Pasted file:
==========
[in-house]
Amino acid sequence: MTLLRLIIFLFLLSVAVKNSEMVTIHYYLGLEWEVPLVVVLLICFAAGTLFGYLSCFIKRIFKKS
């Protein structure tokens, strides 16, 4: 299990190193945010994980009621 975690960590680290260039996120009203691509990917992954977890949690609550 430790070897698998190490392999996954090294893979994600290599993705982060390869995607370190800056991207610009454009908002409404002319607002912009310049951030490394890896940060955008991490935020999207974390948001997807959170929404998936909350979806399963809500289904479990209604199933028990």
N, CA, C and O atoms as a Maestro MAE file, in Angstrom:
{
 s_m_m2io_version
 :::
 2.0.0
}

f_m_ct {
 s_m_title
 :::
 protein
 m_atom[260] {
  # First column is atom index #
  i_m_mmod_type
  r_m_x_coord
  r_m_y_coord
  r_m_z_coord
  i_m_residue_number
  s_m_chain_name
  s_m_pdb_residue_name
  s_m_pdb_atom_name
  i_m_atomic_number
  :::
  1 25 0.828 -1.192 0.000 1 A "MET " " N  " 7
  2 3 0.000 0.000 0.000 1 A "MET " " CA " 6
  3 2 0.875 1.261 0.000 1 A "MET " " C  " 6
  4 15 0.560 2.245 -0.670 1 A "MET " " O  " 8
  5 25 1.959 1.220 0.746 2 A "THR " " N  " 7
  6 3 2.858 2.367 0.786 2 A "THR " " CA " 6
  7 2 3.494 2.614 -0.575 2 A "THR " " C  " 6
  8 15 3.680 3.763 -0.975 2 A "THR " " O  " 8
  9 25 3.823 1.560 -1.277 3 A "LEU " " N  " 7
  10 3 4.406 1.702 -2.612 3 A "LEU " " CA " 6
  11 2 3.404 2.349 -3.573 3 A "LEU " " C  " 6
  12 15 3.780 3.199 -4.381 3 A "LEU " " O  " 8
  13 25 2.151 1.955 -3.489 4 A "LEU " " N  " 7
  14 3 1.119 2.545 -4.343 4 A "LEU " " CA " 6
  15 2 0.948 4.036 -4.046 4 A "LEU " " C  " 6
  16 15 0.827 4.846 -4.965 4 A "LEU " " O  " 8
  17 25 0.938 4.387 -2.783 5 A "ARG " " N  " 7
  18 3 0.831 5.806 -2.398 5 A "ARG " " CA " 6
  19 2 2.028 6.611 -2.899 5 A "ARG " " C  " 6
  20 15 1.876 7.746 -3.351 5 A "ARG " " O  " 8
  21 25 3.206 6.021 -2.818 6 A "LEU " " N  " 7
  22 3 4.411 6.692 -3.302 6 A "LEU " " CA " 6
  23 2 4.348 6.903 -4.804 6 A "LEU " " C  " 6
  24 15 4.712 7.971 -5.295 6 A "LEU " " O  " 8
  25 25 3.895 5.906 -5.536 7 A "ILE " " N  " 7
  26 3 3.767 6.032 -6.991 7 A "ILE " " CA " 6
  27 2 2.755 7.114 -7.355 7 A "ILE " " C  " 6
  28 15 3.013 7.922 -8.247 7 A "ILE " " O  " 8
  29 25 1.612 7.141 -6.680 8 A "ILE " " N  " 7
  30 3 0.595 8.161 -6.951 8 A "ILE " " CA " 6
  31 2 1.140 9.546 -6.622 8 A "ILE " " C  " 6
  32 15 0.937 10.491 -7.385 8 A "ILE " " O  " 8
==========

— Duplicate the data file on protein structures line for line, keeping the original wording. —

[in-house]
Amino acid sequence: MTLLRLIIFLFLLSVAVKNSEMVTIHYYLGLEWEVPLVVVLLICFAAGTLFGYLSCFIKRIFKKS
């Protein structure tokens, strides 16, 4: 299990190193945010994980009621 975690960590680290260039996120009203691509990917992954977890949690609550 430790070897698998190490392999996954090294893979994600290599993705982060390869995607370190800056991207610009454009908002409404002319607002912009310049951030490394890896940060955008991490935020999207974390948001997807959170929404998936909350979806399963809500289904479990209604199933028990």
N, CA, C and O atoms as a Maestro MAE file, in Angstrom:
{
 s_m_m2io_version
 :::
 2.0.0
}

f_m_ct {
 s_m_title
 :::
 protein
 m_atom[260] {
  # First column is atom index #
  i_m_mmod_type
  r_m_x_coord
  r_m_y_coord
  r_m_z_coord
  i_m_residue_number
  s_m_chain_name
  s_m_pdb_residue_name
  s_m_pdb_atom_name
  i_m_atomic_number
  :::
  1 25 0.828 -1.192 0.000 1 A "MET " " N  " 7
  2 3 0.000 0.000 0.000 1 A "MET " " CA " 6
  3 2 0.875 1.261 0.000 1 A "MET " " C  " 6
  4 15 0.560 2.245 -0.670 1 A "MET " " O  " 8
  5 25 1.959 1.220 0.746 2 A "THR " " N  " 7
  6 3 2.858 2.367 0.786 2 A "THR " " CA " 6
  7 2 3.494 2.614 -0.575 2 A "THR " " C  " 6
  8 15 3.680 3.763 -0.975 2 A "THR " " O  " 8
  9 25 3.823 1.560 -1.277 3 A "LEU " " N  " 7
  10 3 4.406 1.702 -2.612 3 A "LEU " " CA " 6
  11 2 3.404 2.349 -3.573 3 A "LEU " " C  " 6
  12 15 3.780 3.199 -4.381 3 A "LEU " " O  " 8
  13 25 2.151 1.955 -3.489 4 A "LEU " " N  " 7
  14 3 1.119 2.545 -4.343 4 A "LEU " " CA " 6
  15 2 0.948 4.036 -4.046 4 A "LEU " " C  " 6
  16 15 0.827 4.846 -4.965 4 A "LEU " " O  " 8
  17 25 0.938 4.387 -2.783 5 A "ARG " " N  " 7
  18 3 0.831 5.806 -2.398 5 A "ARG " " CA " 6
  19 2 2.028 6.611 -2.899 5 A "ARG " " C  " 6
  20 15 1.876 7.746 -3.351 5 A "ARG " " O  " 8
  21 25 3.206 6.021 -2.818 6 A "LEU " " N  " 7
  22 3 4.411 6.692 -3.302 6 A "LEU " " CA " 6
  23 2 4.348 6.903 -4.804 6 A "LEU " " C  " 6
  24 15 4.712 7.971 -5.295 6 A "LEU " " O  " 8
  25 25 3.895 5.906 -5.536 7 A "ILE " " N  " 7
  26 3 3.767 6.032 -6.991 7 A "ILE " " CA " 6
  27 2 2.755 7.114 -7.355 7 A "ILE " " C  " 6
  28 15 3.013 7.922 -8.247 7 A "ILE " " O  " 8
  29 25 1.612 7.141 -6.680 8 A "ILE " " N  " 7
  30 3 0.595 8.161 -6.951 8 A "ILE " " CA " 6
  31 2 1.140 9.546 -6.622 8 A "ILE " " C  " 6
  32 15 0.937 10.491 -7.385 8 A "ILE " " O  " 8